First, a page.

You might consider using breast shells (or Netsy cups) starting at 36 weeks. They fit in your bra and gently draw out your nipples. When nursing, if a pump or the baby can't bring a nipple out, and if the baby is unable to latch on, the lactation specialist might suggest temporarily using a nipple shield. There is a modern kind that is more successful that what was used 15 years ago. Also, if latch-on is again a huge problem, you might consider whether it's worth it to you to pump your colostrum and milk out and feed it to the baby with a bottle. Certainly not ideal or easy to keep up long-term, but if that's the only option in the end your baby would still benefit from your milk.

- KM


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California Association of Midwives Conference

California Association of Midwives presents 23rd Annual Conference Retreat and General Meeting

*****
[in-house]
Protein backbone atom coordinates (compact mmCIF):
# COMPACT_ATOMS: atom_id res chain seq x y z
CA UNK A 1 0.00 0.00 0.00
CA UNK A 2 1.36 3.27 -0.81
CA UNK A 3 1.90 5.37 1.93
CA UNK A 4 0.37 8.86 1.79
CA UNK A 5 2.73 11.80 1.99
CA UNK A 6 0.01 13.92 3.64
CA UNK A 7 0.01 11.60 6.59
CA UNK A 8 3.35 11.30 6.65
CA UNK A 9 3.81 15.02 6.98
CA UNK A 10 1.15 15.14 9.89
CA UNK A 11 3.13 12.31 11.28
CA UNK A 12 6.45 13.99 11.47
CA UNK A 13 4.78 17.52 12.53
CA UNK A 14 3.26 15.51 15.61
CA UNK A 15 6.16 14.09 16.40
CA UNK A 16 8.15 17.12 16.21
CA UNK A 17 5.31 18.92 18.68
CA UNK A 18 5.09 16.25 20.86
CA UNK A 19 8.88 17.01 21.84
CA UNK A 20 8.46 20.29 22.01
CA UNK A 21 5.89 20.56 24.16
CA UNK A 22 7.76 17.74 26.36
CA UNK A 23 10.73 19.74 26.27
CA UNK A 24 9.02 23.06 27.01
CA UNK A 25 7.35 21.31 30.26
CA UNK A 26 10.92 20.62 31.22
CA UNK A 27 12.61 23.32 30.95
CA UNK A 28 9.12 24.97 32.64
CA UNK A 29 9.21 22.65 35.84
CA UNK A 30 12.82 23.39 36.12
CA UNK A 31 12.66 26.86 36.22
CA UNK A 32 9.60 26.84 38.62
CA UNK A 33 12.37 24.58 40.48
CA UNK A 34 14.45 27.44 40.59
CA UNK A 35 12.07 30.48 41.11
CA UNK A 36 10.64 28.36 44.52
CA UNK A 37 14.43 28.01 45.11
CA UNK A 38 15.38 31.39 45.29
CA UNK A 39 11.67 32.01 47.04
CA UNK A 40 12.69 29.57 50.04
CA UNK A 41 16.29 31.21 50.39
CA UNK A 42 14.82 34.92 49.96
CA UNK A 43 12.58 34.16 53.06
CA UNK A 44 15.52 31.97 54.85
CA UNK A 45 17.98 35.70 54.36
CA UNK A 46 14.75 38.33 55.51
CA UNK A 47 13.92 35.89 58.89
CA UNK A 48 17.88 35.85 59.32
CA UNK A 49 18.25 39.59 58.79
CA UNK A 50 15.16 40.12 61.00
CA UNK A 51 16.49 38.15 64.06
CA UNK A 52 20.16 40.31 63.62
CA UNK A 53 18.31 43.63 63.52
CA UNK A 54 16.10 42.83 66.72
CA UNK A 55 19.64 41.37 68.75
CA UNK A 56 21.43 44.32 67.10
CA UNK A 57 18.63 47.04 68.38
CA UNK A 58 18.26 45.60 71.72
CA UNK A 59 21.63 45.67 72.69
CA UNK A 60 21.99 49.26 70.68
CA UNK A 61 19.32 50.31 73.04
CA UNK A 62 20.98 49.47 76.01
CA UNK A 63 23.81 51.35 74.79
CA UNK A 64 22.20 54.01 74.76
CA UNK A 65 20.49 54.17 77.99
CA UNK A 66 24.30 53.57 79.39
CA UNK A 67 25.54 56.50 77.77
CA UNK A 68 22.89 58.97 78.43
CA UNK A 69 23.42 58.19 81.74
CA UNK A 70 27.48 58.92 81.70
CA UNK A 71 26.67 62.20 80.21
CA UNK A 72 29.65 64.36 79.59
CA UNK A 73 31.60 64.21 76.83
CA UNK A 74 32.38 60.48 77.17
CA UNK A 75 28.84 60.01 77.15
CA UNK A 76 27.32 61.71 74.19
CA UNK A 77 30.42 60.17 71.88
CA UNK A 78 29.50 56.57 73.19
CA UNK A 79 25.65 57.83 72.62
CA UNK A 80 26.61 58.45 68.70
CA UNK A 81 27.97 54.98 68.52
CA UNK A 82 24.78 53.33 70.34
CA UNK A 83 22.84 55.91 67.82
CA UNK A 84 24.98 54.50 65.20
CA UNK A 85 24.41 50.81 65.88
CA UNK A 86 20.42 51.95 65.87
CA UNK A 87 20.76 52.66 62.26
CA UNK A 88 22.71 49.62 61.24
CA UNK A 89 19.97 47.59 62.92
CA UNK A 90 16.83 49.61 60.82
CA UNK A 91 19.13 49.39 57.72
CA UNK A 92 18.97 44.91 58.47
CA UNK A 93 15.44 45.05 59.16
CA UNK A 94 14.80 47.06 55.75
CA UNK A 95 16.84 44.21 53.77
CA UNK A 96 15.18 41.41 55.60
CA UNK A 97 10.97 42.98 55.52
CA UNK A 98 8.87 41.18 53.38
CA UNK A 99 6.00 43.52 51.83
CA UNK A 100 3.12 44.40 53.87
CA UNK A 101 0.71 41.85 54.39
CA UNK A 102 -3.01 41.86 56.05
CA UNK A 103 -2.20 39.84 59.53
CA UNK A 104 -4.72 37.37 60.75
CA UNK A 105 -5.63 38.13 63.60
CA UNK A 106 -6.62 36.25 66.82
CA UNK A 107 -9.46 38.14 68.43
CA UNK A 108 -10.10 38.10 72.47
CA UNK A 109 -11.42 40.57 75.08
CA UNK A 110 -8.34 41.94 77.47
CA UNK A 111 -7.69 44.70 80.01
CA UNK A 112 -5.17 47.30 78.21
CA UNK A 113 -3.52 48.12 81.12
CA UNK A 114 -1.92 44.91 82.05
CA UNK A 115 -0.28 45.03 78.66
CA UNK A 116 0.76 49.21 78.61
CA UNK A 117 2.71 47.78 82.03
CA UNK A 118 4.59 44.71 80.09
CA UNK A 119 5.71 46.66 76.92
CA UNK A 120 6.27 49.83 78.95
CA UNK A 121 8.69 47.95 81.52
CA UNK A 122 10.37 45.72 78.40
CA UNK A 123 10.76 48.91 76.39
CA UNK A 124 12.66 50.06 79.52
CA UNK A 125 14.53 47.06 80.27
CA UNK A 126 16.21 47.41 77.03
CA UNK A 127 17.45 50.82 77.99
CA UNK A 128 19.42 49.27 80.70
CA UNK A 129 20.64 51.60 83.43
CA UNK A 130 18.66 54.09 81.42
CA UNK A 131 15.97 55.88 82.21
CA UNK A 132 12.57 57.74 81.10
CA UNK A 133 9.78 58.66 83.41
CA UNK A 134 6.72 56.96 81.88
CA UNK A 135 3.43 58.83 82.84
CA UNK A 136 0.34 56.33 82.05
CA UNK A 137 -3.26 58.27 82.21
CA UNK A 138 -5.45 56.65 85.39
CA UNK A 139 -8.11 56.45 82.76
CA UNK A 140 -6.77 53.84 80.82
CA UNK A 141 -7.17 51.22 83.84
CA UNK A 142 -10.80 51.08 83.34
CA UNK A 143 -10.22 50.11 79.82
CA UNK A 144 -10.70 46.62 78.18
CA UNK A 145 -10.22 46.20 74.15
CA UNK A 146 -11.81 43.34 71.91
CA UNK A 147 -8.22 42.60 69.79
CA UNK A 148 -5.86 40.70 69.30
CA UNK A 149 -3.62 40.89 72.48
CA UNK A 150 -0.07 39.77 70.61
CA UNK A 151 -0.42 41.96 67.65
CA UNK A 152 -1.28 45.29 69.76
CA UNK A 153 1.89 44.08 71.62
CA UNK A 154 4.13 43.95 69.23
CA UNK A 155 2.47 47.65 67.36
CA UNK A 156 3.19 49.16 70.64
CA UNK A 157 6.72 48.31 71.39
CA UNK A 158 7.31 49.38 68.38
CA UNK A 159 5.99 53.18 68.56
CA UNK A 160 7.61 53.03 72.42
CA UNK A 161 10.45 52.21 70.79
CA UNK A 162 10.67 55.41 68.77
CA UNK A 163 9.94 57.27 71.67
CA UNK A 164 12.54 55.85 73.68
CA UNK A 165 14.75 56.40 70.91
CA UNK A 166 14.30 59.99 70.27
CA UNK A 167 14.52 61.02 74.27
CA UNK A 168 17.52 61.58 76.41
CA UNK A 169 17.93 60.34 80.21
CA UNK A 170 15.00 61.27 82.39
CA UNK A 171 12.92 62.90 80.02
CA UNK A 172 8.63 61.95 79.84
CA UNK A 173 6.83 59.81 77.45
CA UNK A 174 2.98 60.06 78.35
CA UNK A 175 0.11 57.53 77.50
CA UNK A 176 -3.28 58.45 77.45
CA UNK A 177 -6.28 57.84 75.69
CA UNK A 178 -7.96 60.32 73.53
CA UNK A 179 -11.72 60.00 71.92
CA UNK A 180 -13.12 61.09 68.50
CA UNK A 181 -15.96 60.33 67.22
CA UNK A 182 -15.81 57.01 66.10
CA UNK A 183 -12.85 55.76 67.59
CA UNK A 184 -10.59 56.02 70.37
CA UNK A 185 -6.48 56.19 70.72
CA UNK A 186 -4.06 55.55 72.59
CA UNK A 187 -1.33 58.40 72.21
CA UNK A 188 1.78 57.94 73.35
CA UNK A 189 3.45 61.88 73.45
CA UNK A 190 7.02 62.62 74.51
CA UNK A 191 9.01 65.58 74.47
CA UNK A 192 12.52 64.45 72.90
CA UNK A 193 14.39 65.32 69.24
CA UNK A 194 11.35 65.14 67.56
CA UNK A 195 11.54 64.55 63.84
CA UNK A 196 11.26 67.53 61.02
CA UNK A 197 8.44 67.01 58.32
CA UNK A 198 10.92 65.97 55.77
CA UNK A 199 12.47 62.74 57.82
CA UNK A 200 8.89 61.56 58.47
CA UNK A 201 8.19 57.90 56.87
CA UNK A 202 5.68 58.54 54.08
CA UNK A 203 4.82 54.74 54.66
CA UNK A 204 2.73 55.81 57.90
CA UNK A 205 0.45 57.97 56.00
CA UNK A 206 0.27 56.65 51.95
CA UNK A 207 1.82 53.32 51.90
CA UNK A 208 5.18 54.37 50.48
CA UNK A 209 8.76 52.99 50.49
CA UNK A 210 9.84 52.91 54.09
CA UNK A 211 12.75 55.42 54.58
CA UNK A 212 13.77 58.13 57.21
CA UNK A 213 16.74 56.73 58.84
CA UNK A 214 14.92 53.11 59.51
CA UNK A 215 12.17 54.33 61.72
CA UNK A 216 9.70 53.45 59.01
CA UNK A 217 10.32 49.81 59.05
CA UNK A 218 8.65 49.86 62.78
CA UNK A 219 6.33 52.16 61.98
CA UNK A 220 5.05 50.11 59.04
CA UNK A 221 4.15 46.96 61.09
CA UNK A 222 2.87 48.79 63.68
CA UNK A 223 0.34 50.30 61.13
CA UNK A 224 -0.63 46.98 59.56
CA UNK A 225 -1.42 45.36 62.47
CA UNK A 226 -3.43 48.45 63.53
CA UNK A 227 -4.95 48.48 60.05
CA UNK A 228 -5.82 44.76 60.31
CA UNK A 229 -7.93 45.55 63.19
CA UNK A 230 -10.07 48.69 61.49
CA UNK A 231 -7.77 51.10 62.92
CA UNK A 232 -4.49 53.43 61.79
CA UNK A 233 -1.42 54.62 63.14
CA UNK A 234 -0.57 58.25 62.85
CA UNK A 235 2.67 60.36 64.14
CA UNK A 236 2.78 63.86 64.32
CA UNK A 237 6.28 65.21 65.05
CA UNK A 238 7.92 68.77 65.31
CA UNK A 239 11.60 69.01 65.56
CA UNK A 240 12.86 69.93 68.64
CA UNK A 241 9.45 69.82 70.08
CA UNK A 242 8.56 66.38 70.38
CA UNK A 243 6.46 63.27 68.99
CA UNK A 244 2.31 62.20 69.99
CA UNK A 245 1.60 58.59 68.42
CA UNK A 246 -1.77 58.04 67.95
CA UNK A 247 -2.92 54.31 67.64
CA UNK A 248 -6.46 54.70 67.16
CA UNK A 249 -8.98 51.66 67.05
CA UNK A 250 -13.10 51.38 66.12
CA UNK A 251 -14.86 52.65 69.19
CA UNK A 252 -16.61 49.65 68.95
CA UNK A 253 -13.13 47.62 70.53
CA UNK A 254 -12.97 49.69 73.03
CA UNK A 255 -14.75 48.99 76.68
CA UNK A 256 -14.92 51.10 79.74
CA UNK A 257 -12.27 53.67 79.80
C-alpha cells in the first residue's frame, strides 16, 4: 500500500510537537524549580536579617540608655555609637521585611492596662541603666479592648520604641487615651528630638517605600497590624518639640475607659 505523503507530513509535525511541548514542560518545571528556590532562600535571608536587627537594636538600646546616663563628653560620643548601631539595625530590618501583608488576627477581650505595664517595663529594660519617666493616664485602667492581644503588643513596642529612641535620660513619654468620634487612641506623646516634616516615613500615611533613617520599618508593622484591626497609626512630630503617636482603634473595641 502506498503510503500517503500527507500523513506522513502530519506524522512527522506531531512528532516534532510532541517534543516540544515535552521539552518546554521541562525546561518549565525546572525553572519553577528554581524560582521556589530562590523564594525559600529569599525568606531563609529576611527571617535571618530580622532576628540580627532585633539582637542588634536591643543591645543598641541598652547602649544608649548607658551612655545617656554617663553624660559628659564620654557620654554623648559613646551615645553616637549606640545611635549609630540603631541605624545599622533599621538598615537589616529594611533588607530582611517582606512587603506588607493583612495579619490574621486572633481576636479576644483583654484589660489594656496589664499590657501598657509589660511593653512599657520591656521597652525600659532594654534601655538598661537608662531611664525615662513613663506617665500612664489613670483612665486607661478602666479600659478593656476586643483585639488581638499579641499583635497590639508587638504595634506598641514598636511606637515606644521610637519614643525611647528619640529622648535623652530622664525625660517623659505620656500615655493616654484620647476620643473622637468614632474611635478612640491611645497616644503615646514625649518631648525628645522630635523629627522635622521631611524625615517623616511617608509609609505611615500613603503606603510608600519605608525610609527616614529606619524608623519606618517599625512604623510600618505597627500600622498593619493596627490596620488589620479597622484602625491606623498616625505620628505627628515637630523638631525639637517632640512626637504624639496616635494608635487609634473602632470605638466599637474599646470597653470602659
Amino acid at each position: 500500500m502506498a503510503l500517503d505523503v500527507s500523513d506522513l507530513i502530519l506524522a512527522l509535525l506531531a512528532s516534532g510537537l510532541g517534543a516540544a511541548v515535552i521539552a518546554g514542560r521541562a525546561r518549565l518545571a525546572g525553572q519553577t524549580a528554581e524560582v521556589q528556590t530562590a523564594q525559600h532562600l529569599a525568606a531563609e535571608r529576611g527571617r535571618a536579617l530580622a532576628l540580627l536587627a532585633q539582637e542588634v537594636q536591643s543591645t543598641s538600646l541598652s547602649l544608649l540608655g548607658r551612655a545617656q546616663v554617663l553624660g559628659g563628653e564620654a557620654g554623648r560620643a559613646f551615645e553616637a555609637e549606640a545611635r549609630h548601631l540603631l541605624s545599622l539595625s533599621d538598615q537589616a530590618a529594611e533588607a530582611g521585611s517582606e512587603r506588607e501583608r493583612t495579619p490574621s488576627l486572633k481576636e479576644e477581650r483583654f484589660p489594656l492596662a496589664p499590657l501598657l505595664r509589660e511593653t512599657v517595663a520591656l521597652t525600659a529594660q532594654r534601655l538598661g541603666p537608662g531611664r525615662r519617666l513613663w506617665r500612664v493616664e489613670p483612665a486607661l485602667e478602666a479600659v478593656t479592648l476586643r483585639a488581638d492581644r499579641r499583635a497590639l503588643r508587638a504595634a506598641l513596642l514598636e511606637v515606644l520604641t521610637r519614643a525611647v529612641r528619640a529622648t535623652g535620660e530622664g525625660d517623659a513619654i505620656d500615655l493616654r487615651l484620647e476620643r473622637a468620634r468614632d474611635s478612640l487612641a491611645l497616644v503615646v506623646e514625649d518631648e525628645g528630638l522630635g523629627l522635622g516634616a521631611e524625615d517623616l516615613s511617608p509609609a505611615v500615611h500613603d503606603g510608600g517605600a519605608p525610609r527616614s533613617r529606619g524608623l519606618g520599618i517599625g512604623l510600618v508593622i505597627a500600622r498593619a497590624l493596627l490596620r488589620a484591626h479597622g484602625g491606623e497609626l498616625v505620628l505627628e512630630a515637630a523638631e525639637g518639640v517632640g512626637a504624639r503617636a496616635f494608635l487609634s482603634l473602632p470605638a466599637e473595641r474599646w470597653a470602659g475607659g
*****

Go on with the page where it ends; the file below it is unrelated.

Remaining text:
October 12-14, 2001

Hidden Valley Center for the Arts
Carmel Valley, California.
Questions about the conference? Contact Tammy 831-338-1712 or the California Association of Midwives 1-800-829-5791


Switchboard

Midwives, how do you approach the matter of infertility when couples come to you with a need for advice or support? What have you found that works? And how do you charge for this service if you do offer it?

- Shannon Bohjanen, apprentice
Dallas

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I am a second-year direct entry midwifery student in New Zealand. At the moment my sister is expecting her fourth child and is undergoing an elective caesarean section. My sister asked for my opinion on tubal ligation at the same time as the section. What is your view on having this done at the same time in respect to effectiveness and recovery. If anyone knows of a website I can access that would be much appreciated.

- Cheryl Goodall